"Or Mars could be biologically alive," he added. "Or maybe both. So to me that’s the real issue. Now we think that Mars is not a dead planet. Even if it’s just geology that is occurring and releasing this methane…that’s pretty darn interesting. And the geologists are very excited about this prospect."

www.space.com...



"The three papers provide an overwhelming case for new thinking about recent geological activity on Mars," writes Baker in an analysis of the work.

Cataclysmic flooding

Baker said the findings support a 1991 hypothesis, then considered outrageous, that Mars has experienced episodes of cataclysmic flooding in modern times. Water is thought to have formed temporary seas, but researchers had long assumed it all evaporated into the thin Martian air.

Many scientists now agree that much of the water remained.


www.space.com...



Scientists say they have photographic evidence that suggests liquid water may have been on the planet as little as five years ago.
Experts last night said Mars now appears more active than previously thought and the latest study shows why it is vital to continue to search for life on our planetary neighbour.

Now a new set of photographs has suggested that liquid water may have flowed on the planet a mere five years ago.
Scientists in the USA decided to retake images of the gullies to search for any sign of recent activity.

Two of those originally photographed in 1999 and 2001 then photographed again in 2004 and 2005 showed changes consistent with water having flowed down the side of the crater. The discovery was made by scientists at the San Diego-based Malin Space Systems which operated a camera aboard the spacecraft.

Writing in the journal Science, the researchers led by Michael Malin said the properties and settings of the deposits in the gullies are consistent with water flow.

www.dailymail.co.uk...



The feature suggests that "vast flooding events, which are known to have occurred from beneath Mars’ surface throughout its geological history, still happen," the Muller, Murray and their colleagues write. "The presence of liquid water for thousands of millions of years, even beneath the surface, is a possible habitat in which primitive life may have developed, and might still be surviving now. Clearly this must now be considered as a prime site for future missions looking for life."

The researchers propose that the ice has been protected from sublimation by an overlying layer of volcanic ash.

"I think it's fairly plausible," Michael Carr, an expert on Martian water at the U.S. Geological Survey, told New Scientist. "We know where the water came from," said Carr, who was not involved in the work. "You can trace the valleys carved by water down to this area."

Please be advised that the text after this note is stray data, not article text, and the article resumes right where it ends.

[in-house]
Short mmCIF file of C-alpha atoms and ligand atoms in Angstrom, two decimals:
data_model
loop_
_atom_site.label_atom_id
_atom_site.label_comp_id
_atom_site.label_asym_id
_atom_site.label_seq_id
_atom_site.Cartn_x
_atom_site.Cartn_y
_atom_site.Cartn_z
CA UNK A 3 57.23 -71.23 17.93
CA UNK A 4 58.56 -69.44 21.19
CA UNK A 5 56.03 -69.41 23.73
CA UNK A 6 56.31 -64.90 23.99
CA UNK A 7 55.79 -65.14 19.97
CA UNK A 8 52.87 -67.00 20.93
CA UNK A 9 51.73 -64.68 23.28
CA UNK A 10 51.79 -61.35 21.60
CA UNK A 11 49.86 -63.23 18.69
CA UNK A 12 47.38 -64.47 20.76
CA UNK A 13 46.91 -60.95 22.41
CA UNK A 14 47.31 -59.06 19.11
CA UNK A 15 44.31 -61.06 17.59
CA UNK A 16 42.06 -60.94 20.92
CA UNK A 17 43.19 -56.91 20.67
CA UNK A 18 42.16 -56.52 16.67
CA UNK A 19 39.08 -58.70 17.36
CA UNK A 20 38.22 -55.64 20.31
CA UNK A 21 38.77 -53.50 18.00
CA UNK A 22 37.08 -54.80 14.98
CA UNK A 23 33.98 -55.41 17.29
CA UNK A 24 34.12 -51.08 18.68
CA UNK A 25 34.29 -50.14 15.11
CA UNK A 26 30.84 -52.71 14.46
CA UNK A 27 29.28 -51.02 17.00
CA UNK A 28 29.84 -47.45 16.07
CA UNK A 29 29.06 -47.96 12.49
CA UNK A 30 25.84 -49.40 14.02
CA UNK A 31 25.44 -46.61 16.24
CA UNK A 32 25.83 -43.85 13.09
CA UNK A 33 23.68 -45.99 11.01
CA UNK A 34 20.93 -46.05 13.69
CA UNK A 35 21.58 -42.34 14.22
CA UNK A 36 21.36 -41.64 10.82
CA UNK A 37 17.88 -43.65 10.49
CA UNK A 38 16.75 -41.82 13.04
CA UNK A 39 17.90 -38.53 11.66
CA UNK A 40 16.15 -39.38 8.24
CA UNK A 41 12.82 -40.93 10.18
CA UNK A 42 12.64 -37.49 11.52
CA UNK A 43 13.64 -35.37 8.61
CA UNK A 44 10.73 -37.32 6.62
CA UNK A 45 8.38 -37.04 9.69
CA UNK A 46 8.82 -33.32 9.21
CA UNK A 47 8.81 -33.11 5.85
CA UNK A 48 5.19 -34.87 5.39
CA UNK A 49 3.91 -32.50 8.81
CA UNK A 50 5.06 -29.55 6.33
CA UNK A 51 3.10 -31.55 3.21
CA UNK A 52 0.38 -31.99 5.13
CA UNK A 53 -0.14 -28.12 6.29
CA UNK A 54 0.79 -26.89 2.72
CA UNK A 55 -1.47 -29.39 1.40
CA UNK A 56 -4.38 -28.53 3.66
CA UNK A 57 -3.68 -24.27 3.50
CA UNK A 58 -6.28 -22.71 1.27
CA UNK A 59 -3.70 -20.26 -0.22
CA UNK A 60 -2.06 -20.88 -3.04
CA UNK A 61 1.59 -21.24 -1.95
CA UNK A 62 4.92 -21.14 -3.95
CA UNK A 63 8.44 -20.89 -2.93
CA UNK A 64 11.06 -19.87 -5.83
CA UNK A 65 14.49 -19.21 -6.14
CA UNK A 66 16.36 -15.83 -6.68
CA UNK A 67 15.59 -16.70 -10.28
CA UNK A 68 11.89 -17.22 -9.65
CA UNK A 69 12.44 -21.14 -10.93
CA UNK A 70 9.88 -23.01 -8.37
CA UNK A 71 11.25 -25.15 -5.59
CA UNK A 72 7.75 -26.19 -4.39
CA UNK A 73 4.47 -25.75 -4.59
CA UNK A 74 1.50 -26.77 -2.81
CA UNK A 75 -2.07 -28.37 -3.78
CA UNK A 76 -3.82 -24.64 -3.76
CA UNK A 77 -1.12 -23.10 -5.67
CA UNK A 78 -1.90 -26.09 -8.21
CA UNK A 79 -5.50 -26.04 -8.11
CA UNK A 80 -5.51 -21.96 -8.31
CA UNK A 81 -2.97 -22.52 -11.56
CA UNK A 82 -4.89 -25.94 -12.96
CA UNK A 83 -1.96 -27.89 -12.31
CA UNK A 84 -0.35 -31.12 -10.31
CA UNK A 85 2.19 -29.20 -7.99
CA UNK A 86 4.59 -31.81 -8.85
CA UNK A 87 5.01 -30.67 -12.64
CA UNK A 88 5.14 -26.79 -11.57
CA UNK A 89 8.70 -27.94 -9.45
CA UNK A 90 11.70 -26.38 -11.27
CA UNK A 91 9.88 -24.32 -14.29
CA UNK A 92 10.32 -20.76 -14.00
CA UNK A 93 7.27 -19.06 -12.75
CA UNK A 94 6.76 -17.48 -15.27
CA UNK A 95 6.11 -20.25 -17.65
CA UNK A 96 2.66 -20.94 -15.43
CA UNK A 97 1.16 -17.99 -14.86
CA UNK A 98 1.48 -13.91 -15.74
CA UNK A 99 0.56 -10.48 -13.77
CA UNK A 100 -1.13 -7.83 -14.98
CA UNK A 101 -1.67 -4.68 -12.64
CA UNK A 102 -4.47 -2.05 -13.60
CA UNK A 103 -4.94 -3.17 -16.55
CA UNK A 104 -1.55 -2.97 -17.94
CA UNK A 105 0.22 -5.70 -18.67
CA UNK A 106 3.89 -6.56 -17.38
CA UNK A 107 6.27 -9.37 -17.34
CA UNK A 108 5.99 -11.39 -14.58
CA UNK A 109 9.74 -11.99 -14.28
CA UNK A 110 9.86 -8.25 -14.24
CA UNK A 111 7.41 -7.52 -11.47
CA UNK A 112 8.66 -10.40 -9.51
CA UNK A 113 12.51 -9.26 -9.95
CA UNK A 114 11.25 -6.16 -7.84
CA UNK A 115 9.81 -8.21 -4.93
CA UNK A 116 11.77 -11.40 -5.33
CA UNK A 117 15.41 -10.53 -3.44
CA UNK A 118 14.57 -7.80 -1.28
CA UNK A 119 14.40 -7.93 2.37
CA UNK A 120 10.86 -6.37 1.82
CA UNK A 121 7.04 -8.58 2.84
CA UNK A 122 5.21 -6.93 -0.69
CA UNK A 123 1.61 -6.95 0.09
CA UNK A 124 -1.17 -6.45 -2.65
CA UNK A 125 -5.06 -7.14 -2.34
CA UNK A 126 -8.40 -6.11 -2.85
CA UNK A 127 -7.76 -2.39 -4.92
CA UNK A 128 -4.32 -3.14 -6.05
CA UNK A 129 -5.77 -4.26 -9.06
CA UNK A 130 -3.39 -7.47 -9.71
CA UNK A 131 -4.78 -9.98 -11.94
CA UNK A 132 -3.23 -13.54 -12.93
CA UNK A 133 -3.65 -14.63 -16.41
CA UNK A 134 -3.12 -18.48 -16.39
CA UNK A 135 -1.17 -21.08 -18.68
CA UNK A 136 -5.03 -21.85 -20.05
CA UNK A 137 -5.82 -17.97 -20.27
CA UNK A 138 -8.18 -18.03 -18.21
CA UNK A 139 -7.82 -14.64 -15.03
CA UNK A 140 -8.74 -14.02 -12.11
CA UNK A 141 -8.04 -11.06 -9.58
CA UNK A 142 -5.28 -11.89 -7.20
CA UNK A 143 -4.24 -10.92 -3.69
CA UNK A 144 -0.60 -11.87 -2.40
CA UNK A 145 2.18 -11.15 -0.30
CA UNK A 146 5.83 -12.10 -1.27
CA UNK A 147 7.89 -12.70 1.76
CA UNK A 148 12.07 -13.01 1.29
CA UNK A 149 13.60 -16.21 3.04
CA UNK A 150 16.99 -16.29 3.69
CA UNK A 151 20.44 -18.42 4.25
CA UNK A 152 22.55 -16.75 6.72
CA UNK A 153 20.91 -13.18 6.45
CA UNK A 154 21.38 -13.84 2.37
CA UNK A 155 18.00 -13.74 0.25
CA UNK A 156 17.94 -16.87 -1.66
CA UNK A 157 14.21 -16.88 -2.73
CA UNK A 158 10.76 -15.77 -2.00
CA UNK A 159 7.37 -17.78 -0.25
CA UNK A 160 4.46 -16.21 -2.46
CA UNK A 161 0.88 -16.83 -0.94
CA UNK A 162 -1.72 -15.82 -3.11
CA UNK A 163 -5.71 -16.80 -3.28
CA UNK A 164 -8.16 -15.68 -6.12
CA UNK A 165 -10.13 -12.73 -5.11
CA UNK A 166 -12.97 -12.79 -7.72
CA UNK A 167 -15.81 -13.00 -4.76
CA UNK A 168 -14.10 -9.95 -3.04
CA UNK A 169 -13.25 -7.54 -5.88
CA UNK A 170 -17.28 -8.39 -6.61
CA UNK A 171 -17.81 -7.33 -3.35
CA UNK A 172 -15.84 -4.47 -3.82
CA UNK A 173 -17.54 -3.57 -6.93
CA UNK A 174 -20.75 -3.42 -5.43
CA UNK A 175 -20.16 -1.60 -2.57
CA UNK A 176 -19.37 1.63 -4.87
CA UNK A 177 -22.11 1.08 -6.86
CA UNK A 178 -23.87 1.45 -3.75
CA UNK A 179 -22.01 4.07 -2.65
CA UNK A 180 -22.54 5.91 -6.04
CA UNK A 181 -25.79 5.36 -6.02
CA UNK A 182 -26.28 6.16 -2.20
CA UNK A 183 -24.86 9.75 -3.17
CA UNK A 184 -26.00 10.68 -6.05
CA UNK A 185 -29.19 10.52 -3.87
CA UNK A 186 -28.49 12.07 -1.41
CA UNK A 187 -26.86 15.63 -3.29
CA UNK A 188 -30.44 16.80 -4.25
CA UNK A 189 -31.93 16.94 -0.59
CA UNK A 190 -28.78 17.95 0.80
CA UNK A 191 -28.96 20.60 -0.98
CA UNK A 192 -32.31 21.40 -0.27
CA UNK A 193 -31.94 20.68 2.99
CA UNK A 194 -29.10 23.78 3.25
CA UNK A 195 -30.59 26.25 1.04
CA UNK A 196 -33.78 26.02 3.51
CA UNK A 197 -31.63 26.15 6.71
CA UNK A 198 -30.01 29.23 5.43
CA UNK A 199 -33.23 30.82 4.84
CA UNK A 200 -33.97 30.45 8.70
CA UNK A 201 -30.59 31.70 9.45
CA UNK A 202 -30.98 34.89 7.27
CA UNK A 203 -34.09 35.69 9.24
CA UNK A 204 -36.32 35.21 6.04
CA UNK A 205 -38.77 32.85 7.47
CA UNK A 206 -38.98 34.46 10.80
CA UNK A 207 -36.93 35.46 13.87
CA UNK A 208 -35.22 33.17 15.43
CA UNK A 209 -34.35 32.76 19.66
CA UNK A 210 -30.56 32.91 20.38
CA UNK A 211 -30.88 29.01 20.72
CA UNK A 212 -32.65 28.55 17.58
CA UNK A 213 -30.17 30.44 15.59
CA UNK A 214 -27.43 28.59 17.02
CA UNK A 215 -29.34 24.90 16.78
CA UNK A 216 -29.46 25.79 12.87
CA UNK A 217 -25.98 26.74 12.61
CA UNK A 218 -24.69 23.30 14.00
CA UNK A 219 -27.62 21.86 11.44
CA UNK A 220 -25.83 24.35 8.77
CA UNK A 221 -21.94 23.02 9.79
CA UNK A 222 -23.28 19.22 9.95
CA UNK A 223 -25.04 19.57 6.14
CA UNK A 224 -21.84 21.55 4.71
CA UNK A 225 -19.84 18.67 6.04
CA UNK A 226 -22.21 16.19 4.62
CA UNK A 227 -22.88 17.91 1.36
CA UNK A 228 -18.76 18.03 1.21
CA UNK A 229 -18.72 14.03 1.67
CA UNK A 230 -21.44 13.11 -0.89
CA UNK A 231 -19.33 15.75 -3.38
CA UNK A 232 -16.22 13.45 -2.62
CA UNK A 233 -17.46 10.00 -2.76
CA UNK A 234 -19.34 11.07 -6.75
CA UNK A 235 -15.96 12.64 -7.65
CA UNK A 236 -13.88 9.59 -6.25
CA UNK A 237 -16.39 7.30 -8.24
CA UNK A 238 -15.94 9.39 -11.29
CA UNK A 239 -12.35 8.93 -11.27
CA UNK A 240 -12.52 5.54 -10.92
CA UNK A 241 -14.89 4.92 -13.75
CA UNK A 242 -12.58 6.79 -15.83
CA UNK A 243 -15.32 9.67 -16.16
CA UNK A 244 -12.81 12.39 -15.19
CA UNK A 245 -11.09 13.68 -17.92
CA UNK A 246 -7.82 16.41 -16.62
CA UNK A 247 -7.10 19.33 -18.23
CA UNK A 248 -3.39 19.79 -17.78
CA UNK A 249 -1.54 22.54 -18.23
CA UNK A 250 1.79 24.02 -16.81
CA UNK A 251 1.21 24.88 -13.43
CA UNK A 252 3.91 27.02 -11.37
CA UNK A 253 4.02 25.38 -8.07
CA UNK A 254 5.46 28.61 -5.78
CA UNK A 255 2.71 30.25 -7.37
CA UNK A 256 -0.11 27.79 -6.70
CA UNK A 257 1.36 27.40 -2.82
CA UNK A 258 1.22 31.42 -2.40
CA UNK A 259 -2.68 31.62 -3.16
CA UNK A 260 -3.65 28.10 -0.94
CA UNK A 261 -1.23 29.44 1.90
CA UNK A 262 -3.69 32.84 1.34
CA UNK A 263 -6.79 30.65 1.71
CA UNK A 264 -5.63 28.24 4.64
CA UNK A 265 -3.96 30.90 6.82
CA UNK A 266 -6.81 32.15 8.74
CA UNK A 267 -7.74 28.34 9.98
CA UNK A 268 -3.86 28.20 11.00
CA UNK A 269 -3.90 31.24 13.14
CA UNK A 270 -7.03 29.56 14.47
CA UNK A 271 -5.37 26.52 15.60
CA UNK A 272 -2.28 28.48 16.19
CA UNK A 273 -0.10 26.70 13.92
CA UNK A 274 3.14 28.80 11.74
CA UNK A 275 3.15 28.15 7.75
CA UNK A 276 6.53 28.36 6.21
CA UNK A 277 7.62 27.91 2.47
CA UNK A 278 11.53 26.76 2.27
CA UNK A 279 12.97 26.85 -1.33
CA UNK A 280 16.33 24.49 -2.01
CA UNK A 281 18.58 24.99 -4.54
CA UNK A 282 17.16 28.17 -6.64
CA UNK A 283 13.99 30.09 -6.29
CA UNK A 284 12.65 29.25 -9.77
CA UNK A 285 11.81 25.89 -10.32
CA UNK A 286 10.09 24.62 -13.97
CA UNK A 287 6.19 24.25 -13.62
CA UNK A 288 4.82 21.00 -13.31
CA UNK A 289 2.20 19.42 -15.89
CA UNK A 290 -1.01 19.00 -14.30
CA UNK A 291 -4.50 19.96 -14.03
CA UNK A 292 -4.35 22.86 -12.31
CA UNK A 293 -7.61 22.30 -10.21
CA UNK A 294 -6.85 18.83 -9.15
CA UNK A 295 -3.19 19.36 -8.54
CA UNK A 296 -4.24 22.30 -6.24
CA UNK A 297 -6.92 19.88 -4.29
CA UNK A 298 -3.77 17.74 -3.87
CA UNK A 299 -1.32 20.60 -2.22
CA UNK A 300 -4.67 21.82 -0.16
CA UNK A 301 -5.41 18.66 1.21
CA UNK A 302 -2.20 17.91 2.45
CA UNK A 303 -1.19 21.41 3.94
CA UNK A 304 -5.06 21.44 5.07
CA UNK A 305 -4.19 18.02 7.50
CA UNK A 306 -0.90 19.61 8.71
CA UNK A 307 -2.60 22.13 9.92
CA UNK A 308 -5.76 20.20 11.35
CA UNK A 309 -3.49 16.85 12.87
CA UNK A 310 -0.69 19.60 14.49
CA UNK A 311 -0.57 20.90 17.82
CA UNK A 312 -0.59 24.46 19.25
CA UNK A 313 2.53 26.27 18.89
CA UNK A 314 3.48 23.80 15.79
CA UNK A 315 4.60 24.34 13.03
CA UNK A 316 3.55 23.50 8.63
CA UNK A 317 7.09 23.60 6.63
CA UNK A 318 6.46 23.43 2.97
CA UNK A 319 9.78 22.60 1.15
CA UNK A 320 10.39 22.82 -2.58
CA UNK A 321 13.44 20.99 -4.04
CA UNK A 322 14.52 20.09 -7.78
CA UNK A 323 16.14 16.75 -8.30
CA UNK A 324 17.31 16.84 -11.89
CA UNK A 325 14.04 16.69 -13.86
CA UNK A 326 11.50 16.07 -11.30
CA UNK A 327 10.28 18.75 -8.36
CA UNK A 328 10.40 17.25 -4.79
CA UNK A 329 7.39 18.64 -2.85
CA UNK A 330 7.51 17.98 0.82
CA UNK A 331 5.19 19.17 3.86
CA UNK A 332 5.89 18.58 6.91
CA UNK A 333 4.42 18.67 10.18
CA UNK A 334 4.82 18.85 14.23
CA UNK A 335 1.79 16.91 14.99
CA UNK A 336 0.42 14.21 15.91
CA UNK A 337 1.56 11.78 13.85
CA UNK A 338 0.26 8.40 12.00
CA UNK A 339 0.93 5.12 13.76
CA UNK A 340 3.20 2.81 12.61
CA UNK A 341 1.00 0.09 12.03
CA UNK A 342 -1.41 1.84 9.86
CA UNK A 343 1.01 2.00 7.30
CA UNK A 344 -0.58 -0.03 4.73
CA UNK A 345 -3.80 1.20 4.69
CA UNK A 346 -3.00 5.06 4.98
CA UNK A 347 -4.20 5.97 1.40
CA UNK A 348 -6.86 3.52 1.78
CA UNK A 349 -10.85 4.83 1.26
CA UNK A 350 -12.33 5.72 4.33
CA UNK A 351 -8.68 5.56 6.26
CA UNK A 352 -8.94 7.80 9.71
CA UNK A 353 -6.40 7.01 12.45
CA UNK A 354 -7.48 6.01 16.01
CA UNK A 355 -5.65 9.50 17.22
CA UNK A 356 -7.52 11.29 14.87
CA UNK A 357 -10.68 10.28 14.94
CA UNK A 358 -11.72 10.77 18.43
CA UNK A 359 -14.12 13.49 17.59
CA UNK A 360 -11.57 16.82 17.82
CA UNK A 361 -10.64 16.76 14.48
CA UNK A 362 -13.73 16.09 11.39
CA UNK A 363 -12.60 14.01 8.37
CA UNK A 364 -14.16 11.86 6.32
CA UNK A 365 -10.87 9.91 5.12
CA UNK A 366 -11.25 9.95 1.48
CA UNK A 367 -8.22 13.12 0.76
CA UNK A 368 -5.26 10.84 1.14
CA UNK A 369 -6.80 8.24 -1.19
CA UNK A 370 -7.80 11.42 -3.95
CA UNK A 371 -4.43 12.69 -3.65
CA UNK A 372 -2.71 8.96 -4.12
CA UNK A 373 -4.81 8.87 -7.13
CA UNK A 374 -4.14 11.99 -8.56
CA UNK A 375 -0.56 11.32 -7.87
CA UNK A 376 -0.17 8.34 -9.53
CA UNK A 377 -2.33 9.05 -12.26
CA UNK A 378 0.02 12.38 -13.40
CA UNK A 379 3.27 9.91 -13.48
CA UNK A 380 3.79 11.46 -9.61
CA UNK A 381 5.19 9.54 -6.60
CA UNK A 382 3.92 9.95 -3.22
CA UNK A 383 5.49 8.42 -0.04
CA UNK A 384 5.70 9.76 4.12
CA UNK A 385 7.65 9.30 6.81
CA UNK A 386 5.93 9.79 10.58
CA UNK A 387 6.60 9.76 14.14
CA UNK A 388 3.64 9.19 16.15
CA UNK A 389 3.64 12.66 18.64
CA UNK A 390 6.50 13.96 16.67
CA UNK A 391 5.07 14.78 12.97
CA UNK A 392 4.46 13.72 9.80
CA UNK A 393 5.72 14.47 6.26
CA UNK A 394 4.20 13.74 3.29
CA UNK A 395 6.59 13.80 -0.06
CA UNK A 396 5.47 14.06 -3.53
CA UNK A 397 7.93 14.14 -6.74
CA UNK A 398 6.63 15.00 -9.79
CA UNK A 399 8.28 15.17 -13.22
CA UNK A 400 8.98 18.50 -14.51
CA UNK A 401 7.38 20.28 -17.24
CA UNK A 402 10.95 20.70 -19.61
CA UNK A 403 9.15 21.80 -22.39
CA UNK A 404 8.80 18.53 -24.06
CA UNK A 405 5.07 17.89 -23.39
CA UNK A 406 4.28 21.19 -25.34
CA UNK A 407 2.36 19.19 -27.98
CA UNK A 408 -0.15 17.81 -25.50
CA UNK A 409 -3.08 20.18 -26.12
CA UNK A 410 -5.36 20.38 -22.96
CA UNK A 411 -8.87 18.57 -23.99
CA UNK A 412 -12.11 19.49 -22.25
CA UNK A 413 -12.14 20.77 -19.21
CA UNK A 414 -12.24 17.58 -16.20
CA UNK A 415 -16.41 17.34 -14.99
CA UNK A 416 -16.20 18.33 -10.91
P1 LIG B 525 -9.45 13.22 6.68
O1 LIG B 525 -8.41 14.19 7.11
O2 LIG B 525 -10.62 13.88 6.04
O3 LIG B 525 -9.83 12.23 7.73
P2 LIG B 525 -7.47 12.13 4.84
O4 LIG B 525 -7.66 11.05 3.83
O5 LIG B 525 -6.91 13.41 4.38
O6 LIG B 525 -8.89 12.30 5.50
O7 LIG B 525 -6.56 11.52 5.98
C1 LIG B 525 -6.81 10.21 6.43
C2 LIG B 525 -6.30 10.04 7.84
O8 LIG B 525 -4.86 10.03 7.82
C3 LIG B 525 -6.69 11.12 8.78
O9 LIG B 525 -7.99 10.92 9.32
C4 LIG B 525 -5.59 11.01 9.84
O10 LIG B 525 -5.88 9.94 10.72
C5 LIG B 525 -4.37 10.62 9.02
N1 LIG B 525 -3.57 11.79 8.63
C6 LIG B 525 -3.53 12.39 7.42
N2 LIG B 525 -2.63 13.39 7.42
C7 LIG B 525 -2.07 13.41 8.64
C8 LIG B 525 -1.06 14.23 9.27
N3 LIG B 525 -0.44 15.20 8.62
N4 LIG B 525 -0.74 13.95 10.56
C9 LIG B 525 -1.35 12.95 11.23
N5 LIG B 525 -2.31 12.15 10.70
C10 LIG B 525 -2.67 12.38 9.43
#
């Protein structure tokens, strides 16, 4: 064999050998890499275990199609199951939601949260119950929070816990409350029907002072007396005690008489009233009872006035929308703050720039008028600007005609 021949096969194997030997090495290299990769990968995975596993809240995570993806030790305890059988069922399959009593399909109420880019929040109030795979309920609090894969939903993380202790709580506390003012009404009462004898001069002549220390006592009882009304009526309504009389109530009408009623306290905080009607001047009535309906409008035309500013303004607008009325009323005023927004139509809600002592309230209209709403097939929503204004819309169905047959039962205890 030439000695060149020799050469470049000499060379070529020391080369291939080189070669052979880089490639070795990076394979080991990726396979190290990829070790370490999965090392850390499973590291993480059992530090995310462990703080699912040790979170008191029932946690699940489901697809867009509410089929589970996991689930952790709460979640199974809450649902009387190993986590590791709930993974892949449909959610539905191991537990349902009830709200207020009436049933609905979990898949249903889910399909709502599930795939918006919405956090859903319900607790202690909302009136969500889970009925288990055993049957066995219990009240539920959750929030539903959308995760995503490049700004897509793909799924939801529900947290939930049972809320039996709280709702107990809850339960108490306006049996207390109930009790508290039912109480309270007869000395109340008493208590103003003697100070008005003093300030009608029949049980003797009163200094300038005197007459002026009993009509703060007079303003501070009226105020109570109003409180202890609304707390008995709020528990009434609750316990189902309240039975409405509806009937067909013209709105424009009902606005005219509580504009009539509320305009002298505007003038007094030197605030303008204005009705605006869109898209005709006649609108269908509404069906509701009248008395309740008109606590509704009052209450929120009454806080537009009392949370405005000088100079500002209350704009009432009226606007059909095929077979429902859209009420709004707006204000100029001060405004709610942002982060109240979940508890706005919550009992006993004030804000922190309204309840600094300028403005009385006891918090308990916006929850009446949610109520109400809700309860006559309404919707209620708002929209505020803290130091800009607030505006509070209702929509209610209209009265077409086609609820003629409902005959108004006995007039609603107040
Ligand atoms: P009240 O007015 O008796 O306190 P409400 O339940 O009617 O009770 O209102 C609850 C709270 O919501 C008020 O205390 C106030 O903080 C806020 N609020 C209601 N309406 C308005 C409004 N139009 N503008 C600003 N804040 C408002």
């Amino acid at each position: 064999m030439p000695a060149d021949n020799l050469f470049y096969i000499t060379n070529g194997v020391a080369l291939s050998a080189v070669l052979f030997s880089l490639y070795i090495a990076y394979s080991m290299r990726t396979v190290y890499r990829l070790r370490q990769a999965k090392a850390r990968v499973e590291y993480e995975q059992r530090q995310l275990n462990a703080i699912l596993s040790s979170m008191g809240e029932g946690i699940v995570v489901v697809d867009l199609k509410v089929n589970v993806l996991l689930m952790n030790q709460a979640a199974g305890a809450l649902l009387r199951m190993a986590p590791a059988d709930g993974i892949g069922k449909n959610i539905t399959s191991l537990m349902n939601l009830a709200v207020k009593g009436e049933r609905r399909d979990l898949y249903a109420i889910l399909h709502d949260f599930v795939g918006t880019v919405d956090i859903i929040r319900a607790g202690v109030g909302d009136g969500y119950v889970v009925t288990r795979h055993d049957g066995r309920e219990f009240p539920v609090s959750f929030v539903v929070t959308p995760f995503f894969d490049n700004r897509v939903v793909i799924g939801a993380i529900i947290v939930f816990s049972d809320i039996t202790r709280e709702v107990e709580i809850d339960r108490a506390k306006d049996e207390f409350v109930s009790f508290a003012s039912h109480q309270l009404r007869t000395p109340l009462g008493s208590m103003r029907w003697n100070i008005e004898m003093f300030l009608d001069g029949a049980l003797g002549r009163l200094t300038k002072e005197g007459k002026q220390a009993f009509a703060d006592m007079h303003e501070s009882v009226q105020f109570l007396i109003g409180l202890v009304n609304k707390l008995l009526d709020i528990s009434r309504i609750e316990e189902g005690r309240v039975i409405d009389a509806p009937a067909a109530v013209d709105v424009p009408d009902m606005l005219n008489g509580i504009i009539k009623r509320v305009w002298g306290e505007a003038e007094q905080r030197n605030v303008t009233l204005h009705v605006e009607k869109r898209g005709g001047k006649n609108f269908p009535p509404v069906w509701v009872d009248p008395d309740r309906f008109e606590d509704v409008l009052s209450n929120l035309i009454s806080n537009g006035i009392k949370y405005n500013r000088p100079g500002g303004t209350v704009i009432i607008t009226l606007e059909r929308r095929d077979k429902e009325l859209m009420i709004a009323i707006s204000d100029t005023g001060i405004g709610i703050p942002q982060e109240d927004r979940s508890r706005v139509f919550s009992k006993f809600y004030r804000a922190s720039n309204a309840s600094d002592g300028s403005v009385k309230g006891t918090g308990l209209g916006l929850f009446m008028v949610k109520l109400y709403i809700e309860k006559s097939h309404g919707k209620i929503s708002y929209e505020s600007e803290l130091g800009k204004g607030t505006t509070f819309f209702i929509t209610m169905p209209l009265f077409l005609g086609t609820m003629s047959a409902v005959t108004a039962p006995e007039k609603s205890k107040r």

www.space.com...



It has already been established from Viking photographs that a thin frost does form overnight on certain areas of the martian surface. Unlike many scientists, the Levins believe that this frosty layer does not instantly revert back into water vapor when the Sun rises. They suggest that, in the early hours of the martian morning, the atmosphere more than one meter above the martian surface remains too cold to hold water vapor. So the moisture stays on the ground.

Data from the Mars Pathfinder support this theory, as the Pathfinder temperature readings noted that temperatures one meter above the surface were often dozens of degrees colder than the temperatures closer to the ground.

This layer of cold air, say the Levins, provides a form of insulation, trapping the water moisture below. Since the atmosphere is too cold to hold the water as vapor and the ground is warm enough to melt the ice, the water melts into a liquid. This liquid water, the Levins believe, remains on the surface until the temperature of the atmosphere rises enough to allow the water to evaporate. In this way, they argue, the martian soil becomes briefly saturated with liquid water every day.

"The meteorological data fully confirm the presence of liquid water in the topsoil each morning," says Gilbert Levin. "The black-and-white as well as the color images show slick areas that may well be moist patches."

sse.jpl.nasa.gov...


And if some have a hard time believing it all my pictures are prettier than those Zorgon posted earlier.


Stellar



posted on Dec, 22 2006 @ 09:28 AM
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I have a hard time believing this comes as such a suprise to so many.

A planet with two polar ice caps, geological formations that indciate water travel, as well as a surface with a high concentraiton of iron and RUST.

Not a newsbreak by any means for me, but thanks for the updated photos.


[edit on 22-12-2006 by GENERAL EYES]



posted on Dec, 22 2006 @ 09:05 PM
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Originally posted by pavil
None the less it is a major find to discover liquid water existing elsewhere in the solar system is it not? Just because it is the first discovery does not mean it is the last......


Europa doesn't count? A giant ball of water with a frozen surface?



PRETTIER THAN MINE???


Go jump in a lake..... errrr river



Don't think this was in your list...

River Collection

On second thought... the lake was a better idea... go join the Polar Bear club..



The Martian Lakes


Prettier than mine...what cheek!







[edit on 22-12-2006 by zorgon]



posted on Dec, 23 2006 @ 10:05 AM
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Originally posted by zorgon

Europa doesn't count? A giant ball of water with a frozen surface?



I stand corrected. At least 4 objects in the solar system probably have liquid water present. You can also include our moon if you are looking at frozen water in sizable amounts. Finding big ice deposits on Mars will help in the manned exploration of it.